bhendin at gmail.com
Wed May 14 18:10:41 EDT 2014
Thanks for the information, I will have to delve into some of it in more
detail (I don't yet have a good grasp on FAST) or necessarily understand
cryptography to the extent i fully grasp the expensive string-to-key
It seems however, that for the most part my assumption that in a closed
network (enterprise network, not across the Internet), assuming a potential
attacker has access to the traffic flowing to KDC, pre-authentication has
minimal advantages. Brute-forcing the encrypted-timestamp may be only
marginally quicker than the integrity tag in the ciphertext (If I read Greg
correctly, I need to research this tag) . But the preauthentication gives
the added protection of allowing the server to choose/enforce the
encryption type used.
That being said, if say AES were the only allowable encryption type used on
such a network, the advantages here would be significantly less substantial
and if we assumed easy access to the network, and standard encrypted-timestamp
preauth, then the advantages of this pre-auth are negligible at best to no
pre-auth at all?
I ask this mostly as a high-level theory question now, understanding (also
at a high level) the other concepts and solutions discussed above. I hope
to dig deep enough to fully understand these other implications, but want
to ensure I understand the original implementations first.
On Wed, May 14, 2014 at 3:24 PM, Russ Allbery <eagle at eyrie.org> wrote:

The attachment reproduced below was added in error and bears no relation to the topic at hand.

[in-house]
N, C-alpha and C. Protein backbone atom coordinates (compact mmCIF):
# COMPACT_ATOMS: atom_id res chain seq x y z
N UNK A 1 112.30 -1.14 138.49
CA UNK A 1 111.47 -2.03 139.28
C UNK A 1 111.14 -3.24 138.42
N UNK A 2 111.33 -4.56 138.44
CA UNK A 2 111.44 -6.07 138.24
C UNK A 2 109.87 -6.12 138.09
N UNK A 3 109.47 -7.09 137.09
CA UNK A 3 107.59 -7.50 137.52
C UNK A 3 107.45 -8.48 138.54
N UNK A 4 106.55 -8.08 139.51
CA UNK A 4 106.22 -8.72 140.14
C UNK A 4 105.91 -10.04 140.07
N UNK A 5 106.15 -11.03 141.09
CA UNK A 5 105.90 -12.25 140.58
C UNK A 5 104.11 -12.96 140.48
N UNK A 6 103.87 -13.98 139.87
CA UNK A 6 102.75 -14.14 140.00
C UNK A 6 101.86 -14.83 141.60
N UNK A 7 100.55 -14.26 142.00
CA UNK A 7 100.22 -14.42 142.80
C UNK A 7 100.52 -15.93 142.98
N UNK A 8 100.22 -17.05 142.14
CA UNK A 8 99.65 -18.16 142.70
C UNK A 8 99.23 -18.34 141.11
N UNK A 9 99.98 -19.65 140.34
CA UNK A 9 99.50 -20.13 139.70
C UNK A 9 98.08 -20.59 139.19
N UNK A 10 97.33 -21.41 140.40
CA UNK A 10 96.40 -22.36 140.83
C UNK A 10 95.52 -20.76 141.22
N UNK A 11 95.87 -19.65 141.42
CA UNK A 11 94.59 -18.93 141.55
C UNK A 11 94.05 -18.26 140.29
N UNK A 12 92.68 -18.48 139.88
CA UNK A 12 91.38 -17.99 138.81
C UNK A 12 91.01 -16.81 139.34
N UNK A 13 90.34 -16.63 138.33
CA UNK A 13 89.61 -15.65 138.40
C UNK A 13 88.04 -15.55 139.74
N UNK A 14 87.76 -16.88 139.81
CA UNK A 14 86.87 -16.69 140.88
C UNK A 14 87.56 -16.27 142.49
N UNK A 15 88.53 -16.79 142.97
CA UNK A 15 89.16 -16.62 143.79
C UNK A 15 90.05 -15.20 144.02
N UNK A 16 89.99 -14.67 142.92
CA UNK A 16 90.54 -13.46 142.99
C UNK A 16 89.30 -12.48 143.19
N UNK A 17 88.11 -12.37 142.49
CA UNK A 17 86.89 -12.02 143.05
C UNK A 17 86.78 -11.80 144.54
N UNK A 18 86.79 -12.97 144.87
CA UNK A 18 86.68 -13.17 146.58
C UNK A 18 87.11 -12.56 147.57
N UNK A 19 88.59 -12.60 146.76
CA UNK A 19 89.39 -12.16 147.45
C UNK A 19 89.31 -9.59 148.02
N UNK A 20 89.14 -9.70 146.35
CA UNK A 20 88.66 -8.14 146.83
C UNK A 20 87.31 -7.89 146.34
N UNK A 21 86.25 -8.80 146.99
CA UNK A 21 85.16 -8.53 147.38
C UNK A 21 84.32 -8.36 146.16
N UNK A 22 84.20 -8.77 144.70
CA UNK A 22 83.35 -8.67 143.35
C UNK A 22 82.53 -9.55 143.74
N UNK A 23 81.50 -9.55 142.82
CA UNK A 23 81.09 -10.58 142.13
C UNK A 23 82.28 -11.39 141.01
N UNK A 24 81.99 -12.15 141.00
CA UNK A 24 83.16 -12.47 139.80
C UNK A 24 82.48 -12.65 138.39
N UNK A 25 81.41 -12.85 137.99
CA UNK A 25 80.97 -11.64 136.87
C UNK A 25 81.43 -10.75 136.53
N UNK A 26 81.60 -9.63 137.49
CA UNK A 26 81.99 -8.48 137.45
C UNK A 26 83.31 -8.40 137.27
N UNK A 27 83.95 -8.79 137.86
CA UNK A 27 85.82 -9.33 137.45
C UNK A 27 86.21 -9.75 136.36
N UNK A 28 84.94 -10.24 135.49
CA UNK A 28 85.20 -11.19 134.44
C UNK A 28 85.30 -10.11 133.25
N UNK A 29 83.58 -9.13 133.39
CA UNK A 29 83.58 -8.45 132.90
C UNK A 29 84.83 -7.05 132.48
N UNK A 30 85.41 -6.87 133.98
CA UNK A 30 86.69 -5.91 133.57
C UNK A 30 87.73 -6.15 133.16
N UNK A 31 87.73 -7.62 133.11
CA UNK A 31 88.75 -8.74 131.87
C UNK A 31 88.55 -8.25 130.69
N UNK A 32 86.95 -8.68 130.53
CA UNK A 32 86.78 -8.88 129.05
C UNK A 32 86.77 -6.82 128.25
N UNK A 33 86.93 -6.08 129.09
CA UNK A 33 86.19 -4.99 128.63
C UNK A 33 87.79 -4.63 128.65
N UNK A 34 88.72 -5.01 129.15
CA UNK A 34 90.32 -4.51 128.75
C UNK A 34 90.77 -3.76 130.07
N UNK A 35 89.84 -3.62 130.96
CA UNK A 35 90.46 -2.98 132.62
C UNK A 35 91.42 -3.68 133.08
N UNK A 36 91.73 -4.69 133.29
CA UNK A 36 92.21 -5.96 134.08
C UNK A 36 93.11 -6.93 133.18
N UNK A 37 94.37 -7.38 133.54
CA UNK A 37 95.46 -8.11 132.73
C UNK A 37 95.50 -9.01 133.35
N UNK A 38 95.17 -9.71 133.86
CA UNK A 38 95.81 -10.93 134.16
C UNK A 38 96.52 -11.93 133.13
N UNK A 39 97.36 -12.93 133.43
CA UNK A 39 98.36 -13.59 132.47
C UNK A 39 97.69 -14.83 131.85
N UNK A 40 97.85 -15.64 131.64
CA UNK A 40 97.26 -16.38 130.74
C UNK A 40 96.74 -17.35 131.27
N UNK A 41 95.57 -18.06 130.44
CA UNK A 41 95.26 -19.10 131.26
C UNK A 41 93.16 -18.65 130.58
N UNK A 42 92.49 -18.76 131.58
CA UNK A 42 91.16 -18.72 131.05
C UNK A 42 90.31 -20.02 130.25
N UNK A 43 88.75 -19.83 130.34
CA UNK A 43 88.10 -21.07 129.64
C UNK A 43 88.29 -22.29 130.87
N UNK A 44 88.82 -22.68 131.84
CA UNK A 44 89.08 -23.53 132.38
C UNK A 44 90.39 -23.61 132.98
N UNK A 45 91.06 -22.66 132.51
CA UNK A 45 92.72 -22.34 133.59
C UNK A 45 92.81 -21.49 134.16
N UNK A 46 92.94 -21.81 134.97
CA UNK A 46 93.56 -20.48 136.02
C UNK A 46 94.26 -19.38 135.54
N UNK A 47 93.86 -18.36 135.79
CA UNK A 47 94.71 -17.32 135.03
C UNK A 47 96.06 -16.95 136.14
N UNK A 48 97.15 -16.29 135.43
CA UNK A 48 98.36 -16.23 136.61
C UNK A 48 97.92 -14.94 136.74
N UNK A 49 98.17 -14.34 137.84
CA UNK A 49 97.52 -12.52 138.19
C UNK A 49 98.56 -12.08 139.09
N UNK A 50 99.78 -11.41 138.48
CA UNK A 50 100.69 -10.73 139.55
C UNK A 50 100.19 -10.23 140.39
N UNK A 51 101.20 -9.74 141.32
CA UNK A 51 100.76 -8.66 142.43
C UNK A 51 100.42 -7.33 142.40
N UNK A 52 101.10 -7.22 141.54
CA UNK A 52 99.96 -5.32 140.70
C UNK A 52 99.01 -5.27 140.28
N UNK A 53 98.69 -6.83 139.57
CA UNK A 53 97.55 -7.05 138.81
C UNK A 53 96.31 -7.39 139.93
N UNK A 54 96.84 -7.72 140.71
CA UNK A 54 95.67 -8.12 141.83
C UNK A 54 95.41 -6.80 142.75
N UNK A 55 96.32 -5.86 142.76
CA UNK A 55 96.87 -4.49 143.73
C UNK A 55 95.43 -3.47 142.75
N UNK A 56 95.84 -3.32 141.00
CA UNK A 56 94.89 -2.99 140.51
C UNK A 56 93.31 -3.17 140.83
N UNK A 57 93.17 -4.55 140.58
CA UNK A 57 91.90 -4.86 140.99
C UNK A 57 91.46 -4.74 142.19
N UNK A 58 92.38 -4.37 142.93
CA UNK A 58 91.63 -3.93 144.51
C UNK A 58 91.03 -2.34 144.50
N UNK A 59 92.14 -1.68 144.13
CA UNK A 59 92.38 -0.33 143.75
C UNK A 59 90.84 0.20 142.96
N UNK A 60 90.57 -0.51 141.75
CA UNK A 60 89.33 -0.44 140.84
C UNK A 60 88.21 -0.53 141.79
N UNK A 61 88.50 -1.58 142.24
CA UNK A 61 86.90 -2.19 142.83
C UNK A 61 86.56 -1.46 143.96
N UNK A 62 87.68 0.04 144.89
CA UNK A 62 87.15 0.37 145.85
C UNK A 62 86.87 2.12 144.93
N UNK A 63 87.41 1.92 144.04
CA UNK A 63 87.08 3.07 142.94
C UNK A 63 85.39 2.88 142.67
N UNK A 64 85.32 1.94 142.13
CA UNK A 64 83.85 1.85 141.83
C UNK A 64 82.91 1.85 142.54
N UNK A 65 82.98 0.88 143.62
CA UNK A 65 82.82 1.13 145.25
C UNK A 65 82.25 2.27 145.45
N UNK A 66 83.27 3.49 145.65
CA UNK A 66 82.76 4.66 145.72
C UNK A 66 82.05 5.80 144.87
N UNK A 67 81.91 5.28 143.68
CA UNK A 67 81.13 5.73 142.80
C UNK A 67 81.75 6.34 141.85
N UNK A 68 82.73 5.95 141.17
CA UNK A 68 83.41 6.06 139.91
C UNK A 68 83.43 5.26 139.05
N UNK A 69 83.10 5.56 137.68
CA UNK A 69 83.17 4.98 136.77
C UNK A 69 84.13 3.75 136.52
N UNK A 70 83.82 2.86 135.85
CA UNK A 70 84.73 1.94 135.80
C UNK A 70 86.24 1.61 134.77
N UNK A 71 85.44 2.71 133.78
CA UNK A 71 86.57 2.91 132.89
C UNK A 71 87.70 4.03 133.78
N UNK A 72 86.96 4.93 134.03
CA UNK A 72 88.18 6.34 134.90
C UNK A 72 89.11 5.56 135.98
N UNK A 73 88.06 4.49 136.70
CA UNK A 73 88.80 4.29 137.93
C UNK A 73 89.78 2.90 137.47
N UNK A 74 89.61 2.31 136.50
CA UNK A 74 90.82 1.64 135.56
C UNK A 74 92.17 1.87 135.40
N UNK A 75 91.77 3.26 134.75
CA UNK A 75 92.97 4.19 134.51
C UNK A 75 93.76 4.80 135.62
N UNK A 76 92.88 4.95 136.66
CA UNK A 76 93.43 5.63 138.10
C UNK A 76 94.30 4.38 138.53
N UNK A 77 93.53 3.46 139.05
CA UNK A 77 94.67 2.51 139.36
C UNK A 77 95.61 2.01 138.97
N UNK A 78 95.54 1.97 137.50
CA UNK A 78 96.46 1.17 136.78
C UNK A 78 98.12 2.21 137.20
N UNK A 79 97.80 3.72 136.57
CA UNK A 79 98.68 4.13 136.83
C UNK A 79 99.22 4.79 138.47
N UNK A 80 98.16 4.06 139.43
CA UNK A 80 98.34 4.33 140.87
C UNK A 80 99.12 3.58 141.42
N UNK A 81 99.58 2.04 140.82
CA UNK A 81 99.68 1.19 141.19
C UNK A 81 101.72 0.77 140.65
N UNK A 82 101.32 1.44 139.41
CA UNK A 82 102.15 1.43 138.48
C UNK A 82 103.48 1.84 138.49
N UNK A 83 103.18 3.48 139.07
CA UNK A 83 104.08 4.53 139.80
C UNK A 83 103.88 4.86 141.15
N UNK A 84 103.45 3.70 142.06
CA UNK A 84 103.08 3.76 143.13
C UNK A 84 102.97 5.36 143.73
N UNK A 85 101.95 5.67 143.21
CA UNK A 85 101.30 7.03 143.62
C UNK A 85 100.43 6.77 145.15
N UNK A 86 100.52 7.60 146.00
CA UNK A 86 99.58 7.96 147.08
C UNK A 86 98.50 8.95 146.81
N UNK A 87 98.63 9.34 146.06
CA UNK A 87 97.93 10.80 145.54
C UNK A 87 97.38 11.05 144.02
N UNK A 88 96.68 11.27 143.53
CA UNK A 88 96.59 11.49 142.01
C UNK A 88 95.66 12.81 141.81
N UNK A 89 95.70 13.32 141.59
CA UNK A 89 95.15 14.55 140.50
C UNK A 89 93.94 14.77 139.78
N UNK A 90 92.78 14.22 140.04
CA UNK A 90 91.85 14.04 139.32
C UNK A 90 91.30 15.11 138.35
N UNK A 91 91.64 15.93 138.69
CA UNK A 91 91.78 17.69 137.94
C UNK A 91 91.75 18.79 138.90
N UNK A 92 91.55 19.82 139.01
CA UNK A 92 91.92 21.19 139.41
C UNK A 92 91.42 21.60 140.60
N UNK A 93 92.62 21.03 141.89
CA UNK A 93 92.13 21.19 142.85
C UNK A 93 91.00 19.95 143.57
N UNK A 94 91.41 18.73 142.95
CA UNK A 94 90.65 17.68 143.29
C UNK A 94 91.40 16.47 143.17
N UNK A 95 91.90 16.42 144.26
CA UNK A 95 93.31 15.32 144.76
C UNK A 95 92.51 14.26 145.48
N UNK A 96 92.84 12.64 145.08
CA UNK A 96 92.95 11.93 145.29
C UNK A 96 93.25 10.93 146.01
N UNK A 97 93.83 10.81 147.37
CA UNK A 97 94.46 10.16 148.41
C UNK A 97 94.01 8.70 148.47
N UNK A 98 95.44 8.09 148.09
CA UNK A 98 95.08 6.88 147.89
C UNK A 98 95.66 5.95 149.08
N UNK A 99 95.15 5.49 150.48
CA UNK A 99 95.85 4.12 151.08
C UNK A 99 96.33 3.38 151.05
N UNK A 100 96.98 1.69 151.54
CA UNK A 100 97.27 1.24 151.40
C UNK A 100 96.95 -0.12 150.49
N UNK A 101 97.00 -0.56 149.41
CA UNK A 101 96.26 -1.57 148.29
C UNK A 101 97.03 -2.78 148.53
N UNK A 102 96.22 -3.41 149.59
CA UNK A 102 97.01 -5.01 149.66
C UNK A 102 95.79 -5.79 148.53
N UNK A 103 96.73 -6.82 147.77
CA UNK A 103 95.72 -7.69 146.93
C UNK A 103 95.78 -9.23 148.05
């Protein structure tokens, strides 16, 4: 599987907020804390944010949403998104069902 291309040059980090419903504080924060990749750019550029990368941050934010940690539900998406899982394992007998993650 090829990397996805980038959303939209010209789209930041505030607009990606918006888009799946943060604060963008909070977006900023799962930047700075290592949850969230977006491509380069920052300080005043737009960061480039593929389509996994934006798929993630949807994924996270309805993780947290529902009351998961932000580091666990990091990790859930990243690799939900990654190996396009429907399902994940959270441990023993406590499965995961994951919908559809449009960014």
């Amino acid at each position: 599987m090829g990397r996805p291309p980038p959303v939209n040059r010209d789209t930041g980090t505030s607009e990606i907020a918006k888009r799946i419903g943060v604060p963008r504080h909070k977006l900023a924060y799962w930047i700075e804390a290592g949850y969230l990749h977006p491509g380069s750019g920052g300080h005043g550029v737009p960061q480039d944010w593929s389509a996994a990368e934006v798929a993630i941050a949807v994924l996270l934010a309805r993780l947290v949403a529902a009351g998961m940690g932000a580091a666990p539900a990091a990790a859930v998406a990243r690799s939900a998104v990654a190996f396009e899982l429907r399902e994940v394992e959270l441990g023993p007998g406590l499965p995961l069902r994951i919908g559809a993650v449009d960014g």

> Greg Hudson <ghudson at mit.edu> writes:
> > * The AES enctypes have an intentionally expensive string-to-key
> > function, making brute-force password attacks more expensive by a
> > significant but constant factor.
> The one caveat I'll add to this, though, is that "intentionally expensive"
> changes over time. Current crypto best practices would use about 3x as
> many rounds as the AES enctype specifies as the default, and would use
> per-principal salt.
> The Kerberos protocol permits the server to tell the client both the salt
> and the rounds, so you could dynamically adjust the rounds and use
> per-principal salt within the protocol (or, even better, randomize the
> salt on every password change). However, I don't know if anyone
> implements the tools required to manage this properly, or if typical
> clients would cope.
> > * The RC4 enctype doesn't use the salt, making brute-force password
> > attacks easier since a string-to-key table can be constructed which
> > applies to all principals.
> Also, the hash function is relatively trivial, so even without a rainbow
> table a brute force attack is much easier.
> > * FAST prevents brute-force password attacks as long as the attacker
> > does not know the armor ticket key.
> ...but of course the attacker can still attempt to brute-force the armor
> ticket key, which is why it's important for that key to be completely
> random to force the attacker to search the full key space, or to negotiate
> it using something like PKINIT.
> Russ Allbery (eagle at eyrie.org) <http://www.eyrie.org/~eagle/>
> Kerberos mailing list Kerberos at mit.edu
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